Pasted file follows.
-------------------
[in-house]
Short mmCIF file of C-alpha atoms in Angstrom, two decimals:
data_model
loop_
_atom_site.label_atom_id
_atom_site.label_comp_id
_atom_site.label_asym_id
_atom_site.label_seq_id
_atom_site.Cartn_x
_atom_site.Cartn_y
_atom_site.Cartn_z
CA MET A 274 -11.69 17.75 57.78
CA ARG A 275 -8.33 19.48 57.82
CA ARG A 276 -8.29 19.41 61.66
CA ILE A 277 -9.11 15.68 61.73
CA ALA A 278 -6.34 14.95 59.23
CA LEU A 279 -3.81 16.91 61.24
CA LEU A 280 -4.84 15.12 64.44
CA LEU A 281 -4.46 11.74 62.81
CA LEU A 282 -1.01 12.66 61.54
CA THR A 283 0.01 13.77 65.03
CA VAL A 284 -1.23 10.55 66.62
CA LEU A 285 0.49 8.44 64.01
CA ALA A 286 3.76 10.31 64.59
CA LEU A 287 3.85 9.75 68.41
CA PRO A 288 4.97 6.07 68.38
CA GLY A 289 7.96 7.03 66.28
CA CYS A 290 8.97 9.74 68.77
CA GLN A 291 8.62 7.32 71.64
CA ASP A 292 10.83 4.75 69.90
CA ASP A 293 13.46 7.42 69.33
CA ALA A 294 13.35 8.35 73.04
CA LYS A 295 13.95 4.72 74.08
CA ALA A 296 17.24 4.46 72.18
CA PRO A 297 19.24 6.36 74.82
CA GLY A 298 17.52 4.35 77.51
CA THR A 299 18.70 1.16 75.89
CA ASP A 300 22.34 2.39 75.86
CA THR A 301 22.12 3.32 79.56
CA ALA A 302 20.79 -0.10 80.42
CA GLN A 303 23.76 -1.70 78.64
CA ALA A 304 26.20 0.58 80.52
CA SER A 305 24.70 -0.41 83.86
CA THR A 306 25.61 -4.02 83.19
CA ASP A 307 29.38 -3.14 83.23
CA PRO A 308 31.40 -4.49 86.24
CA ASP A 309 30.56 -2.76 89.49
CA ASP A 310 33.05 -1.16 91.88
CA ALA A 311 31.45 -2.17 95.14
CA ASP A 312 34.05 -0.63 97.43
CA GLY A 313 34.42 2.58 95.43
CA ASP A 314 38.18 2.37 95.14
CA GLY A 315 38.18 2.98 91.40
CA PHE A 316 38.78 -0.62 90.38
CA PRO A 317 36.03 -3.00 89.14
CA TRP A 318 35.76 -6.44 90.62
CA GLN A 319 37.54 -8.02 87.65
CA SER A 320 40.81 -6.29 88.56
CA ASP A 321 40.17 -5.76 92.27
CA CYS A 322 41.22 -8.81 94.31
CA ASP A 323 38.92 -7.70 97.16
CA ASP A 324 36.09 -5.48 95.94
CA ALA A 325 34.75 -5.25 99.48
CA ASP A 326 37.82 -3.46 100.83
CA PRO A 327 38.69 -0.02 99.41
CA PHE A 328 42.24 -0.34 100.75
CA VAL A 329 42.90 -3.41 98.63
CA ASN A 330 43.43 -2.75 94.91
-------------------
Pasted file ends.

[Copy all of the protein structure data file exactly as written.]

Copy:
[in-house]
Short mmCIF file of C-alpha atoms in Angstrom, two decimals:
data_model
loop_
_atom_site.label_atom_id
_atom_site.label_comp_id
_atom_site.label_asym_id
_atom_site.label_seq_id
_atom_site.Cartn_x
_atom_site.Cartn_y
_atom_site.Cartn_z
CA MET A 274 -11.69 17.75 57.78
CA ARG A 275 -8.33 19.48 57.82
CA ARG A 276 -8.29 19.41 61.66
CA ILE A 277 -9.11 15.68 61.73
CA ALA A 278 -6.34 14.95 59.23
CA LEU A 279 -3.81 16.91 61.24
CA LEU A 280 -4.84 15.12 64.44
CA LEU A 281 -4.46 11.74 62.81
CA LEU A 282 -1.01 12.66 61.54
CA THR A 283 0.01 13.77 65.03
CA VAL A 284 -1.23 10.55 66.62
CA LEU A 285 0.49 8.44 64.01
CA ALA A 286 3.76 10.31 64.59
CA LEU A 287 3.85 9.75 68.41
CA PRO A 288 4.97 6.07 68.38
CA GLY A 289 7.96 7.03 66.28
CA CYS A 290 8.97 9.74 68.77
CA GLN A 291 8.62 7.32 71.64
CA ASP A 292 10.83 4.75 69.90
CA ASP A 293 13.46 7.42 69.33
CA ALA A 294 13.35 8.35 73.04
CA LYS A 295 13.95 4.72 74.08
CA ALA A 296 17.24 4.46 72.18
CA PRO A 297 19.24 6.36 74.82
CA GLY A 298 17.52 4.35 77.51
CA THR A 299 18.70 1.16 75.89
CA ASP A 300 22.34 2.39 75.86
CA THR A 301 22.12 3.32 79.56
CA ALA A 302 20.79 -0.10 80.42
CA GLN A 303 23.76 -1.70 78.64
CA ALA A 304 26.20 0.58 80.52
CA SER A 305 24.70 -0.41 83.86
CA THR A 306 25.61 -4.02 83.19
CA ASP A 307 29.38 -3.14 83.23
CA PRO A 308 31.40 -4.49 86.24
CA ASP A 309 30.56 -2.76 89.49
CA ASP A 310 33.05 -1.16 91.88
CA ALA A 311 31.45 -2.17 95.14
CA ASP A 312 34.05 -0.63 97.43
CA GLY A 313 34.42 2.58 95.43
CA ASP A 314 38.18 2.37 95.14
CA GLY A 315 38.18 2.98 91.40
CA PHE A 316 38.78 -0.62 90.38
CA PRO A 317 36.03 -3.00 89.14
CA TRP A 318 35.76 -6.44 90.62
CA GLN A 319 37.54 -8.02 87.65
CA SER A 320 40.81 -6.29 88.56
CA ASP A 321 40.17 -5.76 92.27
CA CYS A 322 41.22 -8.81 94.31
CA ASP A 323 38.92 -7.70 97.16
CA ASP A 324 36.09 -5.48 95.94
CA ALA A 325 34.75 -5.25 99.48
CA ASP A 326 37.82 -3.46 100.83
CA PRO A 327 38.69 -0.02 99.41
CA PHE A 328 42.24 -0.34 100.75
CA VAL A 329 42.90 -3.41 98.63
CA ASN A 330 43.43 -2.75 94.91